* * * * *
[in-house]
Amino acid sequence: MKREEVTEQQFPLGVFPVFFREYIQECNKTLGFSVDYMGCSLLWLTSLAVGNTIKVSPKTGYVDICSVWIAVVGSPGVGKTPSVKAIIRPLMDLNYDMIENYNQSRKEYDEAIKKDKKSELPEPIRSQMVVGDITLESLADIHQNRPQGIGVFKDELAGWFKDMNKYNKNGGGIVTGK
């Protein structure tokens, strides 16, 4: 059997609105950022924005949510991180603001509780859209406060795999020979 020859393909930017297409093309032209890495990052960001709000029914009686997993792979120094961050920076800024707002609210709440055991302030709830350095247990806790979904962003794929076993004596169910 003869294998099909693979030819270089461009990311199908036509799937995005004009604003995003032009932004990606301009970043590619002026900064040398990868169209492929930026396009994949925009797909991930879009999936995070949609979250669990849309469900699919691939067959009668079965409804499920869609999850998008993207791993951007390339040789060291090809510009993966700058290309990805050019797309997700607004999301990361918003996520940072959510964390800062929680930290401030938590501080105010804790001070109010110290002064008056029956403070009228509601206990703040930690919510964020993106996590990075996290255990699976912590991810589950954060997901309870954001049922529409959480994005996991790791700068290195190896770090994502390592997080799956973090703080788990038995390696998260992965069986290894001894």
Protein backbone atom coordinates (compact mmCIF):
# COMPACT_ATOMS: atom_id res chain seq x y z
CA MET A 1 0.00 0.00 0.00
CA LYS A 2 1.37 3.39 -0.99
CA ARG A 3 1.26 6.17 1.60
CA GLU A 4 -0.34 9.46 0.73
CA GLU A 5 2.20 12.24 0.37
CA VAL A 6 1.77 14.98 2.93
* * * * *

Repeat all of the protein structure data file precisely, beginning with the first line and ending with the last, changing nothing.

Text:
[in-house]
Amino acid sequence: MKREEVTEQQFPLGVFPVFFREYIQECNKTLGFSVDYMGCSLLWLTSLAVGNTIKVSPKTGYVDICSVWIAVVGSPGVGKTPSVKAIIRPLMDLNYDMIENYNQSRKEYDEAIKKDKKSELPEPIRSQMVVGDITLESLADIHQNRPQGIGVFKDELAGWFKDMNKYNKNGGGIVTGK
């Protein structure tokens, strides 16, 4: 059997609105950022924005949510991180603001509780859209406060795999020979 020859393909930017297409093309032209890495990052960001709000029914009686997993792979120094961050920076800024707002609210709440055991302030709830350095247990806790979904962003794929076993004596169910 003869294998099909693979030819270089461009990311199908036509799937995005004009604003995003032009932004990606301009970043590619002026900064040398990868169209492929930026396009994949925009797909991930879009999936995070949609979250669990849309469900699919691939067959009668079965409804499920869609999850998008993207791993951007390339040789060291090809510009993966700058290309990805050019797309997700607004999301990361918003996520940072959510964390800062929680930290401030938590501080105010804790001070109010110290002064008056029956403070009228509601206990703040930690919510964020993106996590990075996290255990699976912590991810589950954060997901309870954001049922529409959480994005996991790791700068290195190896770090994502390592997080799956973090703080788990038995390696998260992965069986290894001894």
Protein backbone atom coordinates (compact mmCIF):
# COMPACT_ATOMS: atom_id res chain seq x y z
CA MET A 1 0.00 0.00 0.00
CA LYS A 2 1.37 3.39 -0.99
CA ARG A 3 1.26 6.17 1.60
CA GLU A 4 -0.34 9.46 0.73
CA GLU A 5 2.20 12.24 0.37
CA VAL A 6 1.77 14.98 2.93